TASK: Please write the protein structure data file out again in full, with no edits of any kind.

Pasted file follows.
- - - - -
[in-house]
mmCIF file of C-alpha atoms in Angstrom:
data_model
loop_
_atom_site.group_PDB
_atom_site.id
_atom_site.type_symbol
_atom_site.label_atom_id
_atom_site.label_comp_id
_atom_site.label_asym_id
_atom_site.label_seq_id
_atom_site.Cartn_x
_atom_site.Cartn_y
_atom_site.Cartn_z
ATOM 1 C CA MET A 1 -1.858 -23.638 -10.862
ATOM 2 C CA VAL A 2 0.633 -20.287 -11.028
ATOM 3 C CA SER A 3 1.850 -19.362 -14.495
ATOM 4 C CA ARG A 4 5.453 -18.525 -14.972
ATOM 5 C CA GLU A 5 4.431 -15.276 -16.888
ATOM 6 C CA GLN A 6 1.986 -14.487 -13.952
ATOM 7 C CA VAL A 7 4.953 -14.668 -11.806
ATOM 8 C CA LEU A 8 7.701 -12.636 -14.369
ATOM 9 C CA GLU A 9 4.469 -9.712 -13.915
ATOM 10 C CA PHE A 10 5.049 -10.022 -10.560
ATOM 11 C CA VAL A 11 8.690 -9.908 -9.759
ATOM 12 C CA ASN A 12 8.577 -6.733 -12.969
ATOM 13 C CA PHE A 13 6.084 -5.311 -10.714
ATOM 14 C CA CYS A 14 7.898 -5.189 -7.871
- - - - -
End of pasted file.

[in-house]
mmCIF file of C-alpha atoms in Angstrom:
data_model
loop_
_atom_site.group_PDB
_atom_site.id
_atom_site.type_symbol
_atom_site.label_atom_id
_atom_site.label_comp_id
_atom_site.label_asym_id
_atom_site.label_seq_id
_atom_site.Cartn_x
_atom_site.Cartn_y
_atom_site.Cartn_z
ATOM 1 C CA MET A 1 -1.858 -23.638 -10.862
ATOM 2 C CA VAL A 2 0.633 -20.287 -11.028
ATOM 3 C CA SER A 3 1.850 -19.362 -14.495
ATOM 4 C CA ARG A 4 5.453 -18.525 -14.972
ATOM 5 C CA GLU A 5 4.431 -15.276 -16.888
ATOM 6 C CA GLN A 6 1.986 -14.487 -13.952
ATOM 7 C CA VAL A 7 4.953 -14.668 -11.806
ATOM 8 C CA LEU A 8 7.701 -12.636 -14.369
ATOM 9 C CA GLU A 9 4.469 -9.712 -13.915
ATOM 10 C CA PHE A 10 5.049 -10.022 -10.560
ATOM 11 C CA VAL A 11 8.690 -9.908 -9.759
ATOM 12 C CA ASN A 12 8.577 -6.733 -12.969
ATOM 13 C CA PHE A 13 6.084 -5.311 -10.714
ATOM 14 C CA CYS A 14 7.898 -5.189 -7.871